Table 3 also shows the unadjusted heights and ages of the subjects in 1979. The differences in flows between ethnic groups were altered slightly by adjusting for the heights of male subjects, but no significant differences appeared or disappeared.

The results of serial testing of pulmonary function in the cohort of children who completed testing in all four years are shown in Figure 1. The values for FVC and FEVi (not shown) were insignificantly different each year in the ethnic groups. Values for maximum flow, however, were consistently lower for non-Mexican-American children in all four years. With the subjects grouped by sex, the difference in Vmax50% for female subjects in 1979 and 1980 (the first two plotted points in Fig 1, right) did not reach statistical significance. As Figure 1 demonstrates, maximum expiratory flows rise nonlinearly in this age group, with the Mexican-American children showing consistently higher values.

To summarize the differences in flow-volume relations that occurred in the two ethnic groups over the course of the study, the 1979 (initial) and 1982 (year four) flow-volume curves of the subjects tested all four years are displayed in Figure 2. The curves were derived from mean values for peak flow, Vmax50%, Vmax75%, and FVC and show the consistently higher flows at any particular volume of the Mexican-American subjects. In addition, the slopes of the effort-independent portion of the curves for both ethnic groups decreased over the period of the study, an observation reported by others.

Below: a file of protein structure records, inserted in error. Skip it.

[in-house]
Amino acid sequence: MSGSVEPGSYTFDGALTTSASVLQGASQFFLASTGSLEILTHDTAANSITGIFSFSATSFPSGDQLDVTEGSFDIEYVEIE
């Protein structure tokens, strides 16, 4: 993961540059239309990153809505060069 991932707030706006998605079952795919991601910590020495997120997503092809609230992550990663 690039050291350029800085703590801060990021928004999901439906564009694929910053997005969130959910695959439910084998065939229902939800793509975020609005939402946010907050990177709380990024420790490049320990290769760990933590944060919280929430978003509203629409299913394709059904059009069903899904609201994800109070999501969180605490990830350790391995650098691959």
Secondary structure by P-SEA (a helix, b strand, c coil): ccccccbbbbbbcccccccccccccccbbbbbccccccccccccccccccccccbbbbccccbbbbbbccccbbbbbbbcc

Table 1—Characteristics of Mexican-American and Non-Mexican-American Subjects

Data Mexican-American Non-Mexican-American
No. enrolled by completion of
questionnaire 318 278
Percent male 48.7 47.5
Mean age, yr (± SD) 9.5± 1.0 9.4± 1.0
Socioeconomic status by fathers
schooling, percent*
More than high school 20.8 35.8
Through high school 48.8 47.9
Less than high school 30.4 16.2
Percent completing pulmonary
function testing in 1979 83.3 78.1

Table 2—Prevalence of Asthma and Symptoms in Subjects Grouped by Ethnic Background and Sex

Croup n* Asthma Attacks of Shortness of Breath with Wheeze Cough
All Subjects 596 4.0 2.3 23.5
Mexican-American 318 1.9 1.9 22.0
Non-Mexican-American 278 6.5t 2.8 25.1
Male subjects 287 5.2 2.3 26.0
M exican-American 155 3.2 2.0 24.5
Non-Mexican-American 132 7.6$ 2.6 27.8
Female subjects 309 2.9 2.4 21.0
Mexican-American 163 .6 1.9 19.6
Non-Mexican-American 146 5.5t 3.0 22.6

Table 3—Results cf Initial Testing cf Pulmonary Function in Subjects Grouped by Sex and Ethnic Background

Croup n FVC, L* FEVlt L* Vmax50%,L/sec* Vmax75%,L/sec* Height, cmt Age, yrt
Male subjects
Mexican-American 124 1.81 ±0.03 1.77±0.03 3.08±0.08 1.92 ±0.05 137.6±8.7 9.56± 1.11
Non-Mexican-American 101 1.73±0.03Ф 1.69 ±0.03 2.75 ±0.06$ 1.76 ± 0.04|| 137.7 ±7.2 9.43 ±0.99
Female subjects
Mexican-American 141 1.68±0.03 1.65 ±0.03 3.01 ±0.06 2.00 ±0.05 137.5 ±8.7 9.40 ±0.99
Non-Mexican-American 116 1.62 ±0.0411 1.60±0.04 2.79 ± 0.07|| 1.77 ±0.055 137.5 ±8.7 9.30 ±0.93
Output in A Comparison of the Respiratory Health of Mexican-American and Non-Mexican-American White Children